Eye For Film >> Movies >> The Hobbit: The Desolation Of Smaug (2013) Film Review
I went into The Hobbit: An Unexpected Journey with some pretty high expectations, only to have them trampled flat over three long plotless hours. I was pleasantly surprised, therefore, by Peter Jackson taking the bold step of having things actually happen in the follow-up, Desolation Of Smaug.
With startling economy, a quick flashback to Bree recaps everything you need to know from the first film, and then we're launched straight into the action. Briefly, then: Thorin Oakenshield (Richard Armitage), rightful king of the dwarves, has assembled a company to march on the Lonely Mountain, wherein lies the Arkenstone of Thrain. With this symbol of authority he hopes to unite the dwarf clans to drive out and destroy the dragon Smaug, who usurped the dwarven homelands many years prior. The problem is he has to somehow get the Arkenstone out from the clutches of said dragon. To this end, meddling wizard Gandalf the Grey (Ian McKellen) has suggested they bring along a skilled burglar, one Bilbo Baggins (Martin Freeman). Along the way there will be many trials and tribulations and etc. Also they have to get there before Durin's day, the end of autumn. Because of reasons. Up to speed? Great.
At first this newfound pace is a little overwhelming: no sooner do we meet Beorn the skin-changer than we're off again, racing to Mirkwood with orcs in close pursuit. From this point on things settle down, and if they start to sag a little in the mid-section it's easily forgiven by the spectacular Smaug-filled finale. The scene where the dwarves escape their elven captors in barrels, racing down river rapids, is a kinetic action spectacular polished enough to rival anything in the LOTR films. Laketown follows the series tradition of looking both absolutely magnificent and exactly the way it's described by Tolkein. In fact, a couple of regrettable lapses in “remind the audience they're watching in 3D” aside, the visuals are flawless throughout.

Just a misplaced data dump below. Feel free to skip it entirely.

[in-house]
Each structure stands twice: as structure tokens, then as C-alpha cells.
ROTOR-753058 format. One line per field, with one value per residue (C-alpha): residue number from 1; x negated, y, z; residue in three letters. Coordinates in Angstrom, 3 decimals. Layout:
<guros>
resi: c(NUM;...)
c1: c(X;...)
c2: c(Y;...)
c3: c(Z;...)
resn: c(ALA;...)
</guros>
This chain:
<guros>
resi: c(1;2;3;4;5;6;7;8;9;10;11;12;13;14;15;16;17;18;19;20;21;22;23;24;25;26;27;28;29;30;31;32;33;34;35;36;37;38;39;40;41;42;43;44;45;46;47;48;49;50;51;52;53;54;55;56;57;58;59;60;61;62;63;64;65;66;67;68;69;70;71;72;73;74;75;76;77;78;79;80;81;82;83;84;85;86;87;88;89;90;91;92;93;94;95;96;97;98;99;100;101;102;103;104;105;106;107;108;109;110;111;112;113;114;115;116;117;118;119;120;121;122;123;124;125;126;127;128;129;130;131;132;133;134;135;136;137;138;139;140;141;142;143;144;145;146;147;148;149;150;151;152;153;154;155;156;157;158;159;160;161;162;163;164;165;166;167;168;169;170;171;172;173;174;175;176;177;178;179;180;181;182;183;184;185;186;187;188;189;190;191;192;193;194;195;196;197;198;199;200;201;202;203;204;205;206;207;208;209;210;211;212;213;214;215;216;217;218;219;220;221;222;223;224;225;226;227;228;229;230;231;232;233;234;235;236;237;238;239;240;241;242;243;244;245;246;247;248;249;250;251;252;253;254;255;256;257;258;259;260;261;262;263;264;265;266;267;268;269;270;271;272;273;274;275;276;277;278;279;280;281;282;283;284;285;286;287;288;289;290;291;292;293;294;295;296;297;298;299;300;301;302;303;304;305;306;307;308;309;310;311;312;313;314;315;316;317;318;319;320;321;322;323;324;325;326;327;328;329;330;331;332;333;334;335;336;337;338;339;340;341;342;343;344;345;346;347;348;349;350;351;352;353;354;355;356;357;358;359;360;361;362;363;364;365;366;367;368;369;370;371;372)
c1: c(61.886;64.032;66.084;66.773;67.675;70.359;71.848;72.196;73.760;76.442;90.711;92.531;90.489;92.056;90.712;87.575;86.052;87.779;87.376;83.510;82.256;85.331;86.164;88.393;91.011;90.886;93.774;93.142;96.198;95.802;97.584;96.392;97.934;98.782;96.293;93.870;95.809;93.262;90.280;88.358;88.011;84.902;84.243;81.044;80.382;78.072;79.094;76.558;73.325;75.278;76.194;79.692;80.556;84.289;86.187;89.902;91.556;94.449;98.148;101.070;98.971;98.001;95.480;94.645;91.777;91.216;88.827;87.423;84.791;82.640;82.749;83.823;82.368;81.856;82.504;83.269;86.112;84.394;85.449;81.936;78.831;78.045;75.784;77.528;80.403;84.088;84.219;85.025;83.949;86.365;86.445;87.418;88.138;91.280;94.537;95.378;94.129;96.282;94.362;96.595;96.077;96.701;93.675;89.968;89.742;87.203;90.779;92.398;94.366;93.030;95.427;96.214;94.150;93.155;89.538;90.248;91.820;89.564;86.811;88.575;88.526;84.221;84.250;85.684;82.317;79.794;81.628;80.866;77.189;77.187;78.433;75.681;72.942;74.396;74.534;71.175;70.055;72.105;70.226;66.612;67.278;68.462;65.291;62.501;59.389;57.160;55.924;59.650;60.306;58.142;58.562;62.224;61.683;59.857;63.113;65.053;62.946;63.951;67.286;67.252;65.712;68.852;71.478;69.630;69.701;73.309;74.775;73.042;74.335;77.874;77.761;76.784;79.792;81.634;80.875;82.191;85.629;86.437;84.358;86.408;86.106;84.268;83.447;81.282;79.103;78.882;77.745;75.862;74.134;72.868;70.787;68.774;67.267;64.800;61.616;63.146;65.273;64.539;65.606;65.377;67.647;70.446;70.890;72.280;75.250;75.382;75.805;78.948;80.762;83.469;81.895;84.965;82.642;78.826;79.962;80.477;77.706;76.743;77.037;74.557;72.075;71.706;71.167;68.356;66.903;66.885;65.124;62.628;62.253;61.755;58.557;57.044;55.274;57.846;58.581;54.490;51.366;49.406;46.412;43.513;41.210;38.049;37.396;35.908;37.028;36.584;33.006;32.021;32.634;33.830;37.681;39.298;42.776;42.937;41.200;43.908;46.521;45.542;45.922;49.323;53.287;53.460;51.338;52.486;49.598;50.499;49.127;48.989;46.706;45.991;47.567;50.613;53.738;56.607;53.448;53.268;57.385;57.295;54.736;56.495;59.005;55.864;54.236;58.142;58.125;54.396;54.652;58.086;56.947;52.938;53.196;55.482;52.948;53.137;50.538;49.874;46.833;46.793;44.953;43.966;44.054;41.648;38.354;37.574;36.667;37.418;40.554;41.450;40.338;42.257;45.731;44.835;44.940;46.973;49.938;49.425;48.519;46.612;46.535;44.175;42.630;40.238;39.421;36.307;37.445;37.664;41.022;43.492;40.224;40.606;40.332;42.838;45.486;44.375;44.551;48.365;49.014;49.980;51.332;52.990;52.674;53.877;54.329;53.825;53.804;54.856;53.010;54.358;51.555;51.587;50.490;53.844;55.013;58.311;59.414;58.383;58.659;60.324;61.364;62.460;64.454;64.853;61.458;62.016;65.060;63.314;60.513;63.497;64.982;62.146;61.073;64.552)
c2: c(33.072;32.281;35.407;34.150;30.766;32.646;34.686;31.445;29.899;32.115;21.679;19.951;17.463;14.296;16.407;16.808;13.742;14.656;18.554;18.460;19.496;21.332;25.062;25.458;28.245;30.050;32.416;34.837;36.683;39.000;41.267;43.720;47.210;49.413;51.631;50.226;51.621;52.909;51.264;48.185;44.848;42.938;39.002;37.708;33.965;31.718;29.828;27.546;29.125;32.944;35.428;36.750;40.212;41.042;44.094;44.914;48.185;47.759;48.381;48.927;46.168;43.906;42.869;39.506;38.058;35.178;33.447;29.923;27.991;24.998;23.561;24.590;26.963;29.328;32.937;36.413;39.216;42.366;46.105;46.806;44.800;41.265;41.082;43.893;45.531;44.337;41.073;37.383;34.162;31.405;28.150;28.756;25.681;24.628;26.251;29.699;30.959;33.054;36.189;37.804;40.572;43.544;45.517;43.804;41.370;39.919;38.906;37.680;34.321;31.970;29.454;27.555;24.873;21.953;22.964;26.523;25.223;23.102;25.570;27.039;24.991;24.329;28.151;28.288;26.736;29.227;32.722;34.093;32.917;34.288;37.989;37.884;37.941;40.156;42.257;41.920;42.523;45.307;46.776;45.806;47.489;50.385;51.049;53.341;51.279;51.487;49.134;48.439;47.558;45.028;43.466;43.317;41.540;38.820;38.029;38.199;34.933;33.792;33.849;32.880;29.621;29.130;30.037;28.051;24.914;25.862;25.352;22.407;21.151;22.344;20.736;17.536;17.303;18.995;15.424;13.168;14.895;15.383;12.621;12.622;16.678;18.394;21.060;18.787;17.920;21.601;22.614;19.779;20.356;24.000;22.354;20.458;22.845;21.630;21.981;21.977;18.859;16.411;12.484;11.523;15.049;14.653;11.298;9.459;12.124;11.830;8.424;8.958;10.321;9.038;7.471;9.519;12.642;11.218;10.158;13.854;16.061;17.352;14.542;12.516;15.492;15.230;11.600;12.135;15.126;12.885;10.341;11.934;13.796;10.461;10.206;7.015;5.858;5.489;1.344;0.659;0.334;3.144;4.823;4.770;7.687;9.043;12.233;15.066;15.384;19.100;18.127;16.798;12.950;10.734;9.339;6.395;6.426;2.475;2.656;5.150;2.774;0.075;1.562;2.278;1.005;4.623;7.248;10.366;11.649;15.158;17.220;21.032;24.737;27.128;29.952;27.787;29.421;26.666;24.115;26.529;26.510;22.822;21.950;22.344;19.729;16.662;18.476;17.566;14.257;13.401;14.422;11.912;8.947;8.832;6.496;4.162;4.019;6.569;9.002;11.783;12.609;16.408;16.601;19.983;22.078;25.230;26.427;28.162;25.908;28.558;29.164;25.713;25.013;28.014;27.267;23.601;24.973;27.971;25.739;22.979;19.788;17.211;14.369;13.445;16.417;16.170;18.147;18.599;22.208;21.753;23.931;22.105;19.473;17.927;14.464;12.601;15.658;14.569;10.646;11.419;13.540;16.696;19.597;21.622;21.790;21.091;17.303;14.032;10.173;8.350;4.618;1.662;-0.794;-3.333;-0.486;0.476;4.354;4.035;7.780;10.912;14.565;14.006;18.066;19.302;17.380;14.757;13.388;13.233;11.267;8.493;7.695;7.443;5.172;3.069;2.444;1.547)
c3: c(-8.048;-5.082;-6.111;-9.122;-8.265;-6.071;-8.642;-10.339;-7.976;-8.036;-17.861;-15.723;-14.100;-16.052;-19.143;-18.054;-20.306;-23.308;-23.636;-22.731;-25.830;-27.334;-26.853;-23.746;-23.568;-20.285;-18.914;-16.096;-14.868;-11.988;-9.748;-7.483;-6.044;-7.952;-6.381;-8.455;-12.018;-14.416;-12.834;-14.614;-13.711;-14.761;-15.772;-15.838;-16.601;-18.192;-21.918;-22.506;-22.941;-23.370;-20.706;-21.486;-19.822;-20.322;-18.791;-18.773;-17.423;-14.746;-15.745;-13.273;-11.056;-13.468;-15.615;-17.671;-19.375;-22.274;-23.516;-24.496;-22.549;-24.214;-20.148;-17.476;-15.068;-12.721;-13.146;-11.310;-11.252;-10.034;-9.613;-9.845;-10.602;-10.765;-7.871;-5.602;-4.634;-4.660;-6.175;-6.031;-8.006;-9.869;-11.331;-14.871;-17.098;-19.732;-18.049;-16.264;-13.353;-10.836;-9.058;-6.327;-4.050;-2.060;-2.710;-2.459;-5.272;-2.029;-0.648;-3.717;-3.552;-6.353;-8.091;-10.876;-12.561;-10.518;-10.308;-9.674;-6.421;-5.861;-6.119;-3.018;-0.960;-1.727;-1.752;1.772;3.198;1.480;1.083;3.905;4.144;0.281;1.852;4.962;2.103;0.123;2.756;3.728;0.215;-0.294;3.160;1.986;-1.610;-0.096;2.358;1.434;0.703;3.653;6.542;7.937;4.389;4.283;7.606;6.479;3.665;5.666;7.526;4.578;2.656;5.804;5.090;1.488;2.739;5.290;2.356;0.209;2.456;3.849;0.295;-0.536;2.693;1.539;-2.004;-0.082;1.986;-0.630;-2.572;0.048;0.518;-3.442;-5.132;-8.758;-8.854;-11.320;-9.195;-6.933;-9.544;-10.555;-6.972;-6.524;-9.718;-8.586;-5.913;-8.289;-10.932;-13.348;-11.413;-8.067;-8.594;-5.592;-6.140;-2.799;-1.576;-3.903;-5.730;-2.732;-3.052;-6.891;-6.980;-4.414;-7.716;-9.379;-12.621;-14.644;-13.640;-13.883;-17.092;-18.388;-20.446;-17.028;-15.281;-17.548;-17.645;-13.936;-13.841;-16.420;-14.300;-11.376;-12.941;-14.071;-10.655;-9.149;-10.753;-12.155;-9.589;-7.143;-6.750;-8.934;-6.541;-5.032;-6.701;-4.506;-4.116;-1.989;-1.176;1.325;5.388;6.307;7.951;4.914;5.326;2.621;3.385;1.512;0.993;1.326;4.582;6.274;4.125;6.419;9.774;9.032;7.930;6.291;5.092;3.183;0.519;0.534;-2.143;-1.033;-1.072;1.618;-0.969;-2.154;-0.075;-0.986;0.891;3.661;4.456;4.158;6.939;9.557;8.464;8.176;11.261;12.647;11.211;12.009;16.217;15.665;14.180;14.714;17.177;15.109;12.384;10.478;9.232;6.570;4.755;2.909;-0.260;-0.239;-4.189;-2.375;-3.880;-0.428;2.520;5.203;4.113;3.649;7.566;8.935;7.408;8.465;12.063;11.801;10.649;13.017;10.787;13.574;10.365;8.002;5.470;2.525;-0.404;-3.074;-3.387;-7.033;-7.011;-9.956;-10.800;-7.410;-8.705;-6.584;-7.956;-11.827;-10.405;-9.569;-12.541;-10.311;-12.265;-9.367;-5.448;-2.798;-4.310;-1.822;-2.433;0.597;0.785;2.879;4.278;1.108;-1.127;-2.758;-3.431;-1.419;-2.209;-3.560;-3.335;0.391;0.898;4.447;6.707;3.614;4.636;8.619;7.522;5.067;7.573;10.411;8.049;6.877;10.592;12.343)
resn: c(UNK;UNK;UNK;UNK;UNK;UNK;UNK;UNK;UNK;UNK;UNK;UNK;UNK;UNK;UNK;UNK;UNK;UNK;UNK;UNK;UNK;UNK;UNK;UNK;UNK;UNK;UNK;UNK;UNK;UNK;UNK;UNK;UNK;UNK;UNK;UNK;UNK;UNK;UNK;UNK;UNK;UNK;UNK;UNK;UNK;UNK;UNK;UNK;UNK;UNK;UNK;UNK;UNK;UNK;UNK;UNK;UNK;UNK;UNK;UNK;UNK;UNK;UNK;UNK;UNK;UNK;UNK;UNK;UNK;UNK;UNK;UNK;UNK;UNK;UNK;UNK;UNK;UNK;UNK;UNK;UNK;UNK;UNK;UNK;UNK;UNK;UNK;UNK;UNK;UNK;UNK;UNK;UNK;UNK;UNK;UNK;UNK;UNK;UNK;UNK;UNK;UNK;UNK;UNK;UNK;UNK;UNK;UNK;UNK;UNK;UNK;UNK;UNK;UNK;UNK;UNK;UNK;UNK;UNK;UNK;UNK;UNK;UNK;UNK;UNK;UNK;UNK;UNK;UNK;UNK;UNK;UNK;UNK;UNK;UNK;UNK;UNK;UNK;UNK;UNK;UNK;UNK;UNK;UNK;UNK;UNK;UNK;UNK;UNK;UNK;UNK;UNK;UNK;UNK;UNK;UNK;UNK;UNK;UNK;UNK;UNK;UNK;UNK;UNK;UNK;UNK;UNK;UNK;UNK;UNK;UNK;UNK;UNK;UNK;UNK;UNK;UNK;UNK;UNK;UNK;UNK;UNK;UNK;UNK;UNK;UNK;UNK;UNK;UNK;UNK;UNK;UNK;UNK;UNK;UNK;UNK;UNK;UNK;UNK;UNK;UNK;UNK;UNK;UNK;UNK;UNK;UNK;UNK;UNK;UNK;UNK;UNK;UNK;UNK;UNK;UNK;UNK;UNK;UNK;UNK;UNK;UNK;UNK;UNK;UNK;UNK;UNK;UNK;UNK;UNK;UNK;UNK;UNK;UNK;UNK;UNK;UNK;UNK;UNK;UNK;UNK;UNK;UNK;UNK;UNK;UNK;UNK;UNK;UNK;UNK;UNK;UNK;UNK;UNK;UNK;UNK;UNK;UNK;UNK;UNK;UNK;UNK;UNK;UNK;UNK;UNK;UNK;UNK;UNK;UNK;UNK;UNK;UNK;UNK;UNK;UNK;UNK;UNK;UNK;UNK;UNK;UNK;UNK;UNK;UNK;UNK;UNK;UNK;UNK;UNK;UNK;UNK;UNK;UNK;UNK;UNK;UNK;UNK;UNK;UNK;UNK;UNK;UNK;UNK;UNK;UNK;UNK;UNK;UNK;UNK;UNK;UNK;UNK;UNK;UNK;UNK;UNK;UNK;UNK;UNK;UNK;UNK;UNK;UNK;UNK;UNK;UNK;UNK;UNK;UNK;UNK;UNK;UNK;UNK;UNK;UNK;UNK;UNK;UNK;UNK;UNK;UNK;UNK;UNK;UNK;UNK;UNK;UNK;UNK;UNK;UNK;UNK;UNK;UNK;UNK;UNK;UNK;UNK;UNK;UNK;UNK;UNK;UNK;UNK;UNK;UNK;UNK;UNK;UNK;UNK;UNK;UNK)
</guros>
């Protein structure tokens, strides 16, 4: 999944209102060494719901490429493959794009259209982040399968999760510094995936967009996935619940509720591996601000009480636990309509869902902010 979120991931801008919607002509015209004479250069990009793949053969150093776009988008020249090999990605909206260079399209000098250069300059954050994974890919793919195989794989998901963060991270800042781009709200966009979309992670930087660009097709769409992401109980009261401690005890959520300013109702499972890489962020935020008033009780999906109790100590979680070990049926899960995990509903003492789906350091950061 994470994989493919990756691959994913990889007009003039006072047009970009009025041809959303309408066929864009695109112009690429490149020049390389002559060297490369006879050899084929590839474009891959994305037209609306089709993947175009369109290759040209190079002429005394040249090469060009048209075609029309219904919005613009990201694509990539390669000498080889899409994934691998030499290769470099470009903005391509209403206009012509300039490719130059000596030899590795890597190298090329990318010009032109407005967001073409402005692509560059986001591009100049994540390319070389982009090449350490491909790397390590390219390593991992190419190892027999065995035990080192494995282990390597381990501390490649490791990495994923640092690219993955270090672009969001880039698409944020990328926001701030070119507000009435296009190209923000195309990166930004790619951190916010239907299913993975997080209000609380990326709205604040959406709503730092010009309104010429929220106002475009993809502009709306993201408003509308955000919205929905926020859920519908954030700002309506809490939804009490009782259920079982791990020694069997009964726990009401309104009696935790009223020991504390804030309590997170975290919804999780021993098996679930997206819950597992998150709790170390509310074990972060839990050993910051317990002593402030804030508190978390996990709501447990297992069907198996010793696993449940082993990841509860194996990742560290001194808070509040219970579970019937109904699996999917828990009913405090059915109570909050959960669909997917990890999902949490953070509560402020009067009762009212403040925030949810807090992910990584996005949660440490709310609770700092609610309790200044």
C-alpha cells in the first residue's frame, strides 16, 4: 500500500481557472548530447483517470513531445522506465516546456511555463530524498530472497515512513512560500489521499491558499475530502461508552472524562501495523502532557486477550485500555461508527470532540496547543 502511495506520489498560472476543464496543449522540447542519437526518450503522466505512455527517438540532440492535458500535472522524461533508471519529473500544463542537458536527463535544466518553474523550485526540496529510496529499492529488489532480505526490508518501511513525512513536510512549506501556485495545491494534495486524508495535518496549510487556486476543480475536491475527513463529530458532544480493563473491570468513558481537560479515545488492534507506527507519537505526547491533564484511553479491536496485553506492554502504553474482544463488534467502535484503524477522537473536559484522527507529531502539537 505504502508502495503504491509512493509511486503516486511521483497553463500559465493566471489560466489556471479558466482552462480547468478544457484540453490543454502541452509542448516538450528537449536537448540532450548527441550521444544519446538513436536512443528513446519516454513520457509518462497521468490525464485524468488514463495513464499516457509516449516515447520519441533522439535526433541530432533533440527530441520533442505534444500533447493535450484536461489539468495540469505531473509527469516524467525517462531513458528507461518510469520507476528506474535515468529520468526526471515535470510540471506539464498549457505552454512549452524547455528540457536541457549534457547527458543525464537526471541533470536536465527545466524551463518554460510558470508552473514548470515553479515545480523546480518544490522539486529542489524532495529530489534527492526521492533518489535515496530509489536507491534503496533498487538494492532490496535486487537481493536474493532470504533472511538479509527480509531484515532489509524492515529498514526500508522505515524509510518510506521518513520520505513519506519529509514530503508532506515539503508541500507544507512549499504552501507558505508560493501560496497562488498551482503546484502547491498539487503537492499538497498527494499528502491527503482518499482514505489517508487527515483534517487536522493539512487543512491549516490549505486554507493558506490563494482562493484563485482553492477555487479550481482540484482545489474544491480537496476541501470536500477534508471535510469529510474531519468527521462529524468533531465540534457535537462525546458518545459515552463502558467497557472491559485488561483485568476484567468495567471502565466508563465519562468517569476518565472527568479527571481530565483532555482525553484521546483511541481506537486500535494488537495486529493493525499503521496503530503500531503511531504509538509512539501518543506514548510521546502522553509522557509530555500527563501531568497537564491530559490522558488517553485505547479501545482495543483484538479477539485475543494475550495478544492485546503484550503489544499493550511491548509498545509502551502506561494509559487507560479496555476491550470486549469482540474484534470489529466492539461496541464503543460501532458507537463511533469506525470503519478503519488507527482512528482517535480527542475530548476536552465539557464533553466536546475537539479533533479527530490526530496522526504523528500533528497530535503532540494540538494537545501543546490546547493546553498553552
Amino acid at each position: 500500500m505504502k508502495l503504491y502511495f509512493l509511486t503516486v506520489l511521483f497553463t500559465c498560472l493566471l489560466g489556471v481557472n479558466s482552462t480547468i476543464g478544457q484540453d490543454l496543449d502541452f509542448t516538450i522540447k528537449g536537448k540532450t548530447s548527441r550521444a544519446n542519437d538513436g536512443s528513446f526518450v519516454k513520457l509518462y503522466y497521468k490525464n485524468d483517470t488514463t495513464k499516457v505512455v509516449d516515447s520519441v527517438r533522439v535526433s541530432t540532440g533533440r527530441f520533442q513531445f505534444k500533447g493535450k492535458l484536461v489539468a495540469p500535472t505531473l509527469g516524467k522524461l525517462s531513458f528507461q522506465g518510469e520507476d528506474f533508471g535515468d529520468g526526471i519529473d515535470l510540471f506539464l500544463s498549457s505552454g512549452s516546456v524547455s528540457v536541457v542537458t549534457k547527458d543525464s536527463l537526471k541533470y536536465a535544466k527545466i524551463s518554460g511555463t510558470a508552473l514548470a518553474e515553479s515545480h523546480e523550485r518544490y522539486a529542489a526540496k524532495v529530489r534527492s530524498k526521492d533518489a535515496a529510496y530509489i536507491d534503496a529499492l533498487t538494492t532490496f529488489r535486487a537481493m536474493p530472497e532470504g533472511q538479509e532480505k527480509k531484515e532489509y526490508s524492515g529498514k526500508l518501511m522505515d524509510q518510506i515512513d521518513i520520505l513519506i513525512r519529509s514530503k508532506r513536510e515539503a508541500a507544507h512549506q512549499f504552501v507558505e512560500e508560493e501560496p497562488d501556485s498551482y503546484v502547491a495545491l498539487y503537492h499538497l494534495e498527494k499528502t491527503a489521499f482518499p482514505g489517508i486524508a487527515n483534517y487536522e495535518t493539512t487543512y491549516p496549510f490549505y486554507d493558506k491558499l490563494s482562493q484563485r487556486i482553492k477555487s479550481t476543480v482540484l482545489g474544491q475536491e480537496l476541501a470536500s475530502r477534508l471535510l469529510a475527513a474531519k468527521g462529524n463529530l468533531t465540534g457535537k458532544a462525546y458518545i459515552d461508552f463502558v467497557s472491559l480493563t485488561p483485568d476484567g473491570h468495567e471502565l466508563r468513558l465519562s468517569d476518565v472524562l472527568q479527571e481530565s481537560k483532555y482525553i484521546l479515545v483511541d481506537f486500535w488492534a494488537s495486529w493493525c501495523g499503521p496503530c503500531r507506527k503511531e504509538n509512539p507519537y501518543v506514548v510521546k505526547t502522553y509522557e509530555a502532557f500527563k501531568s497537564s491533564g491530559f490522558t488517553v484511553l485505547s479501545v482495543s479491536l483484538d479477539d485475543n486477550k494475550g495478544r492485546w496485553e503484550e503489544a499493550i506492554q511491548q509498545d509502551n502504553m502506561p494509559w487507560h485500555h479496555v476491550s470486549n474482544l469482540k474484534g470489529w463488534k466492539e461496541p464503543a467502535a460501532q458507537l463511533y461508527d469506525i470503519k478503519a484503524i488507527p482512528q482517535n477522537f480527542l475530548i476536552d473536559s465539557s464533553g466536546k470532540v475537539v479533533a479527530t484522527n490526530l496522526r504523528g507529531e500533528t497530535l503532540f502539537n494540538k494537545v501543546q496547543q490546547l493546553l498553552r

One welcome use of three dimensions this time around is the characterisation. Armitage gets to differentiate Thorin from the shorter version of Aragorn he played in the first film, and it's a welcome break. Bilbo shows a few tremendous flashes of the one ring's malign influence, even if Martin Freeman spends most of the film straining to show he has more to offer than the limited script allows. I've come to accept that Ian McKellen is actually Gandalf and you'll have a hard time convincing me otherwise. Evangeline Lilly is outstanding as Tauriel, the female elf written into the film to cover for the book's bizarrely boys-only approach to characters. That she's immediately dropped into a love triangle (because that's what you do with female characters, right?) only shows that we still have a long way to go.
Still, the liberties taken with the source material are mostly to the good. The three-hour runtime feels somewhat justified this time round, as we've a whole lot of expanded Smaug action to get through when we finally reach the mountain. Benedict Cumberbatch lends this cruel, ancient dragon all the gravitas and otherworldliness that Sean Connery utterly failed to in Dragonheart: Smaug is a delight to watch. It's easily worth forgiving a protracted scene that goes precisely nowhere and seems to serve only as an oblique reference to his epithet Smaug the Golden as it means we get a lot more Smaug time.
There's still a lot of fat that could have been trimmed, don't get me wrong. The pointless 3D additions begin to grate after a while, there's a subplot involving Gandalf battling a blob of CGI darkness that really ought to have been saved for a videogame cutscene somewhere, and most of the dwarves remain completely interchangeable, but as it stands, Desolation Of Smaug is a vast improvement on its predecessor and a fun adventure outing in its own right.Reviewed on: 12 Dec 2013